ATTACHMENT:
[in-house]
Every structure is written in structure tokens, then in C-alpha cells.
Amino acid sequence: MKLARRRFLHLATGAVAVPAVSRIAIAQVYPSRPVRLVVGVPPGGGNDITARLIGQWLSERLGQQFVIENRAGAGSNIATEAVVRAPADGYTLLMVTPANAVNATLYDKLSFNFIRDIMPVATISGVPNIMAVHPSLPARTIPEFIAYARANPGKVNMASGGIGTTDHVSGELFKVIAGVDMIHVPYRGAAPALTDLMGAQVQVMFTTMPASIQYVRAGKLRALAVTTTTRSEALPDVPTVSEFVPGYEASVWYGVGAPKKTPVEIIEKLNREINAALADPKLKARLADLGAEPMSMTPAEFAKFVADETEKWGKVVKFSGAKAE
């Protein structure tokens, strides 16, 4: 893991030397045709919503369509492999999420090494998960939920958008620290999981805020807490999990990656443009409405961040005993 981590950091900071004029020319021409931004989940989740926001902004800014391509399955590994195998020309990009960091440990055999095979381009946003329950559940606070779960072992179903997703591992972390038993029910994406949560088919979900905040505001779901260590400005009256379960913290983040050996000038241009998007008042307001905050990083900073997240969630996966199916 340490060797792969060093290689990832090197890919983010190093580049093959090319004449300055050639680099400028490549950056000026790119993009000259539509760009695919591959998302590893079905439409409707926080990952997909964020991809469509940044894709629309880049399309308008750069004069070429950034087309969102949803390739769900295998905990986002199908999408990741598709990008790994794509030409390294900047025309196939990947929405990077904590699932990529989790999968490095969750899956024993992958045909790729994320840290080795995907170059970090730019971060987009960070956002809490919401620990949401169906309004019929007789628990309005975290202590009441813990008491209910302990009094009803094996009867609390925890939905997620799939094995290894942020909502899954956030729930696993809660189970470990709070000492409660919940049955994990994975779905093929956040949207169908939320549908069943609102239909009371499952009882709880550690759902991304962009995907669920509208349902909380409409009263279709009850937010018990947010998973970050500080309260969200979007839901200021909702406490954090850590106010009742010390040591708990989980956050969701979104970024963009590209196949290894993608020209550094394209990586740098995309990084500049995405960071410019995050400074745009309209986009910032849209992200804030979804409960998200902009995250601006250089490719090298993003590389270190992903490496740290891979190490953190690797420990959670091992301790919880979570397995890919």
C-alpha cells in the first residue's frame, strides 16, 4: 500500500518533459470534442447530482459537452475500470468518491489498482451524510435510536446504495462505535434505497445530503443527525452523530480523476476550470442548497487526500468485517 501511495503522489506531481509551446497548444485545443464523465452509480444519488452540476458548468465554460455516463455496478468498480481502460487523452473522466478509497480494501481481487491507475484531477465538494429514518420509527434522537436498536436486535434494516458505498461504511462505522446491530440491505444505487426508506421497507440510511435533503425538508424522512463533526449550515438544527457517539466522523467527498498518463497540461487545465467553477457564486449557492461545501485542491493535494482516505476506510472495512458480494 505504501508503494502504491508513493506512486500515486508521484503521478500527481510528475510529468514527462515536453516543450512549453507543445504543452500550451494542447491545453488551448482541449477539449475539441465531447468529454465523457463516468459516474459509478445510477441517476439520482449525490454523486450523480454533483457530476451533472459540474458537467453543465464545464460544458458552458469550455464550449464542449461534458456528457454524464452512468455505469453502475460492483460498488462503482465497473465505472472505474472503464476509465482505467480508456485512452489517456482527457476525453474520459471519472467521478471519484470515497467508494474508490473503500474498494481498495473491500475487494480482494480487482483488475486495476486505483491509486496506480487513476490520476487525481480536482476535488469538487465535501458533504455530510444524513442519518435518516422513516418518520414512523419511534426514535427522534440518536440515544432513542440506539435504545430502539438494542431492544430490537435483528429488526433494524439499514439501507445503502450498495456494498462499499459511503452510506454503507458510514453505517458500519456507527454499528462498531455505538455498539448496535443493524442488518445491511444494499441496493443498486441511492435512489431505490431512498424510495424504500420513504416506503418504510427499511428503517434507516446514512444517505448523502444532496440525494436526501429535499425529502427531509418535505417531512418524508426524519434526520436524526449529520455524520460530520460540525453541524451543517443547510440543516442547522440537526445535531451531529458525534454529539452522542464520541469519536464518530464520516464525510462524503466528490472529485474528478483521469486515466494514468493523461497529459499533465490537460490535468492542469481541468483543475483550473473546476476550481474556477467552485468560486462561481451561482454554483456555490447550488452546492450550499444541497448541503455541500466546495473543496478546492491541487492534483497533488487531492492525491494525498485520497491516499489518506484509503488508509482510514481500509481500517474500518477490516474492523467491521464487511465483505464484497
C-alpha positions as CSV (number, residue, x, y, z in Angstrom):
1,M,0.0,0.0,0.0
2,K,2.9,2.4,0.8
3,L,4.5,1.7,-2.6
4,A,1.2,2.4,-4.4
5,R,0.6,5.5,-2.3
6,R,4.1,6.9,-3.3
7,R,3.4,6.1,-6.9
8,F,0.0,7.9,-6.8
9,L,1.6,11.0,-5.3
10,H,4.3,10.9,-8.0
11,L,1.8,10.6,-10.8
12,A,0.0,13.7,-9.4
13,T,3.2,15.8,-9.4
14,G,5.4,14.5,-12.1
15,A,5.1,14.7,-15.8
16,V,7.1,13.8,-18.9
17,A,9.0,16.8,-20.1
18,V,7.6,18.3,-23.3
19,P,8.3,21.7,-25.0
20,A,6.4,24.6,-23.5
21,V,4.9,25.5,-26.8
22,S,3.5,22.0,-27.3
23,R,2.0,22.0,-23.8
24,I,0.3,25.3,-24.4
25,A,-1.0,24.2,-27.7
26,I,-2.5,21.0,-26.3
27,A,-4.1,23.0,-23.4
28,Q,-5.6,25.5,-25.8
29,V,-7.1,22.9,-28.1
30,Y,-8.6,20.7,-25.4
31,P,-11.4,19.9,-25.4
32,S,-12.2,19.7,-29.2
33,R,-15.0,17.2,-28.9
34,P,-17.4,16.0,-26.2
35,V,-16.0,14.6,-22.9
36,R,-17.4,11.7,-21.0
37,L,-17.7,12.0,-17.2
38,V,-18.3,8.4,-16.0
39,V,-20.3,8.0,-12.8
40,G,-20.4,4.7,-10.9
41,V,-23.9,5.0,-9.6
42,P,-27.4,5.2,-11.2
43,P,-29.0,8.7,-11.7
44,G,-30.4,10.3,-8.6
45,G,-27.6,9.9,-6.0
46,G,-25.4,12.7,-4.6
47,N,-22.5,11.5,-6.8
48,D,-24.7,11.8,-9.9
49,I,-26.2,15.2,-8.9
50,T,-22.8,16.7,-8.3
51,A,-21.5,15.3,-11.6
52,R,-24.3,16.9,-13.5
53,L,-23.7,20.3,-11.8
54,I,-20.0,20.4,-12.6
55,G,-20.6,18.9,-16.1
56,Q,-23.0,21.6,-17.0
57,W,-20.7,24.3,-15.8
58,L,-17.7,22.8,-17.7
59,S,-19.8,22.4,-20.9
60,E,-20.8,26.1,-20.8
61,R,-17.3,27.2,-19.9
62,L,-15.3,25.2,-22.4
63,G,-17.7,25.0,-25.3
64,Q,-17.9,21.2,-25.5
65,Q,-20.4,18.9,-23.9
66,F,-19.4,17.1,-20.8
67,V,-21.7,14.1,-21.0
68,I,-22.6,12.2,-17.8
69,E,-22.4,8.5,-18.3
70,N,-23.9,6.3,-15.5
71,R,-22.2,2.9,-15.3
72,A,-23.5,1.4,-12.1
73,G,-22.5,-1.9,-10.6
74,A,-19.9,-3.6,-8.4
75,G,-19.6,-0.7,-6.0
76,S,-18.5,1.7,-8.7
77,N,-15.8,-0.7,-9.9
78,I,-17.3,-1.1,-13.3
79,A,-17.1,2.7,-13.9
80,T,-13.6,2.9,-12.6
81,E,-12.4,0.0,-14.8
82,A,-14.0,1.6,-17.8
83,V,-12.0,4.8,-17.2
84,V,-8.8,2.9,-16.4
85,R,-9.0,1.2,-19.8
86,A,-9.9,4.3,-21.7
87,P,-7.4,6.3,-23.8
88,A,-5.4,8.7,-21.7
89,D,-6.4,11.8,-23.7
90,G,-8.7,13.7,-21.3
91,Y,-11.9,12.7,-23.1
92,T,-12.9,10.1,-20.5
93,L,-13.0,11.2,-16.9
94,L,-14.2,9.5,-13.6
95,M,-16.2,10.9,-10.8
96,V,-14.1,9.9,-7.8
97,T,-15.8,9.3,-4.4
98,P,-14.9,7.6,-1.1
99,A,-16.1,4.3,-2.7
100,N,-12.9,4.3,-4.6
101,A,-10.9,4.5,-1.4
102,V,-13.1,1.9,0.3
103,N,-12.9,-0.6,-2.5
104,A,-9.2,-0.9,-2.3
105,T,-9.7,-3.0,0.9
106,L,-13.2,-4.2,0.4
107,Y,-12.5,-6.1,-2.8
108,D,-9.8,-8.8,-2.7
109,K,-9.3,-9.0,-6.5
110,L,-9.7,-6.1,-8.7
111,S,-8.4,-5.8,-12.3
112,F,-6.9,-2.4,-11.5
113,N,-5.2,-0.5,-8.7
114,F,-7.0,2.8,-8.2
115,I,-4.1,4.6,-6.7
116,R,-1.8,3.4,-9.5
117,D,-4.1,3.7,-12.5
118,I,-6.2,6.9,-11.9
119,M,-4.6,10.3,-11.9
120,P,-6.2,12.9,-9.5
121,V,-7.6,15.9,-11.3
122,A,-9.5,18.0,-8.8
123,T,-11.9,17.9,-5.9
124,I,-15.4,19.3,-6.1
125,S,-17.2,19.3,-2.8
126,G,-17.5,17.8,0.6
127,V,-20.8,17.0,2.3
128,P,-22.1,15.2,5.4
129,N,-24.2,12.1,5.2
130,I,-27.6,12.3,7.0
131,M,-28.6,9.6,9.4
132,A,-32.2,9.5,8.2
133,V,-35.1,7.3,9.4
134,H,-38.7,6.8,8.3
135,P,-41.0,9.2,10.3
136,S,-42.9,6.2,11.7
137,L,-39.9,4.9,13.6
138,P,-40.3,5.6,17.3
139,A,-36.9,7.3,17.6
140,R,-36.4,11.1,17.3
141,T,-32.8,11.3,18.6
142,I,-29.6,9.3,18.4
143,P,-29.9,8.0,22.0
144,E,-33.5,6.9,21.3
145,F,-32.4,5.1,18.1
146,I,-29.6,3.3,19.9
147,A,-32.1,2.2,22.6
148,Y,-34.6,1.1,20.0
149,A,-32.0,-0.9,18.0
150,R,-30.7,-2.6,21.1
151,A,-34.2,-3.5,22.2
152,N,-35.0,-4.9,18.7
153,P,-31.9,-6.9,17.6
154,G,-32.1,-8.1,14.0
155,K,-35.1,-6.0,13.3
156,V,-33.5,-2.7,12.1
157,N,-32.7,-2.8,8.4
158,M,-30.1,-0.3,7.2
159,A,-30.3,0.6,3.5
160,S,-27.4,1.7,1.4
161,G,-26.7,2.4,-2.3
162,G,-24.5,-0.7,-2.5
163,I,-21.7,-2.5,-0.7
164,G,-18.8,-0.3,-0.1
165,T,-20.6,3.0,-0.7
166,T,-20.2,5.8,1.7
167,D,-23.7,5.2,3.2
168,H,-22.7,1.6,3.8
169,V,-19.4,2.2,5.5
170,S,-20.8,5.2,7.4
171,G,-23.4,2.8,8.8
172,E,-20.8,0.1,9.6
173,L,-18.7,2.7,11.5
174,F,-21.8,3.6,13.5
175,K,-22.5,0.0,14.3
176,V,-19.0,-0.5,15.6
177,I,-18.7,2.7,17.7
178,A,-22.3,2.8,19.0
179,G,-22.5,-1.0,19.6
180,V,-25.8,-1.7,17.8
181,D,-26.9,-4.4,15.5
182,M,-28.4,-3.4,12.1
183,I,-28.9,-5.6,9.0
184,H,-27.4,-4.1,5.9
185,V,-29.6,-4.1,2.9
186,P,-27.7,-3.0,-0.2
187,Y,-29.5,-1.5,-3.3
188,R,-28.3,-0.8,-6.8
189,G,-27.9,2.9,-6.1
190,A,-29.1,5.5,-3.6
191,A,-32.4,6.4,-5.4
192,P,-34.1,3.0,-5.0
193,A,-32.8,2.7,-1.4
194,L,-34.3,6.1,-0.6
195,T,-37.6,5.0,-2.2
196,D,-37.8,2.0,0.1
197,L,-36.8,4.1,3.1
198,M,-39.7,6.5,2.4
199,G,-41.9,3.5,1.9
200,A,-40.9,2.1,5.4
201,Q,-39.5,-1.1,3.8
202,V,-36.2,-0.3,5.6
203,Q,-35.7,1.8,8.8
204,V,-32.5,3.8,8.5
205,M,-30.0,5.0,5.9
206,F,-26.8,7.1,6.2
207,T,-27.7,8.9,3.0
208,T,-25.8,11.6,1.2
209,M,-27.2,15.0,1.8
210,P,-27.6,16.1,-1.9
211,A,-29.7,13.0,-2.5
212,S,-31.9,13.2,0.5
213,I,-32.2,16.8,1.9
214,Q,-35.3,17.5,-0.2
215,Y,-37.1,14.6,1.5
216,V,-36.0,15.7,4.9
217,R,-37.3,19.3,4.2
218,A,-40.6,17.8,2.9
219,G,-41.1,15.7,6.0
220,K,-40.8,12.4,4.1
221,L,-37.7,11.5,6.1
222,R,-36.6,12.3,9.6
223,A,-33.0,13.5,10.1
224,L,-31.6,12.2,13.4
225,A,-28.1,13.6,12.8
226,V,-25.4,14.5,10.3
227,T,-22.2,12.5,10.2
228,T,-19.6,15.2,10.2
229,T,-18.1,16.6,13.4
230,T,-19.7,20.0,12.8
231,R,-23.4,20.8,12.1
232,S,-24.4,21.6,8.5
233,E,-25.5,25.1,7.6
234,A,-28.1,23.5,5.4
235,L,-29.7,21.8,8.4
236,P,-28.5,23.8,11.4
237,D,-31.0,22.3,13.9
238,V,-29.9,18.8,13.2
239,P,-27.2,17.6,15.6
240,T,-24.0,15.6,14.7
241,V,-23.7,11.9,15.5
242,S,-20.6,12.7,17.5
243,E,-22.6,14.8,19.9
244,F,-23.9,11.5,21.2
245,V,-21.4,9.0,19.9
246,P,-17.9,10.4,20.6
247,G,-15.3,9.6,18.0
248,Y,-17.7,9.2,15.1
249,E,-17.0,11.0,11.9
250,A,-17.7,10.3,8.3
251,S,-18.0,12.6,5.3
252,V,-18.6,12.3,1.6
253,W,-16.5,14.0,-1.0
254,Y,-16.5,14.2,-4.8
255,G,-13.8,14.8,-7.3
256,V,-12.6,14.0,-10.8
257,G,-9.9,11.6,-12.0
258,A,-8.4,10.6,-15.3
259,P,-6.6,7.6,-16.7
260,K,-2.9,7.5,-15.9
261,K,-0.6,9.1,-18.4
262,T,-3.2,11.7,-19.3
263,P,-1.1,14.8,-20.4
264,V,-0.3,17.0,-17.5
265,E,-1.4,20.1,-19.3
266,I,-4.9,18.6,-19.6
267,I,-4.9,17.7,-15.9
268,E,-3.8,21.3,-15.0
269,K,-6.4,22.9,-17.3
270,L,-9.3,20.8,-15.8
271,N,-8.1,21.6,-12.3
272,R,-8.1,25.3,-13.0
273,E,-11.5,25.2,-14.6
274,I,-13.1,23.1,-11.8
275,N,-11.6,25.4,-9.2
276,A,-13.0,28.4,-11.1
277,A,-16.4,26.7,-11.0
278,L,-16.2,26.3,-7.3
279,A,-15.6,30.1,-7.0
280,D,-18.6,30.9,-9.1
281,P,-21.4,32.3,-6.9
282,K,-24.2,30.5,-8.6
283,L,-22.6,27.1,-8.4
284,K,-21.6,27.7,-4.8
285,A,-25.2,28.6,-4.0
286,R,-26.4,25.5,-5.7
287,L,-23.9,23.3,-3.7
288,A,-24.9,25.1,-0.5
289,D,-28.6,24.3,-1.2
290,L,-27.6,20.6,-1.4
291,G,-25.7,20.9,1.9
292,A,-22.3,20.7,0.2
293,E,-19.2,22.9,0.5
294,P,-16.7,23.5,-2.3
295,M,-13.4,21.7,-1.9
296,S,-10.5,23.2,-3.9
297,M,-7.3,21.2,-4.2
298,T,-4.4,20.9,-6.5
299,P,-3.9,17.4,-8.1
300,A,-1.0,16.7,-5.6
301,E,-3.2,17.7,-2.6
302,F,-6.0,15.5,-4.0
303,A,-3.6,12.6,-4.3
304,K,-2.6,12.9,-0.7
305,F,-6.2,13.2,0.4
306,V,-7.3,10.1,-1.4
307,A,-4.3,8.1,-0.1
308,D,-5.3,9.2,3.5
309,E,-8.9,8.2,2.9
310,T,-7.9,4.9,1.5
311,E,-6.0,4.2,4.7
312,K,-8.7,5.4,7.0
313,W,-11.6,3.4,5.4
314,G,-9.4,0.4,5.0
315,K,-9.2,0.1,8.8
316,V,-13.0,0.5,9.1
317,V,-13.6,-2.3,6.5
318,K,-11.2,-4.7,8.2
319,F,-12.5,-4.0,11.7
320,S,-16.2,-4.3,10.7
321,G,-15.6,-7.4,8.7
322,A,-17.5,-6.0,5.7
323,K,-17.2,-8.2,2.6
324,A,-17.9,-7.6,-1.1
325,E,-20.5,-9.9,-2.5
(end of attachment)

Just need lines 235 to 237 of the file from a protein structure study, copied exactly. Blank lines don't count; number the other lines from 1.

229,T,-18.1,16.6,13.4
230,T,-19.7,20.0,12.8
231,R,-23.4,20.8,12.1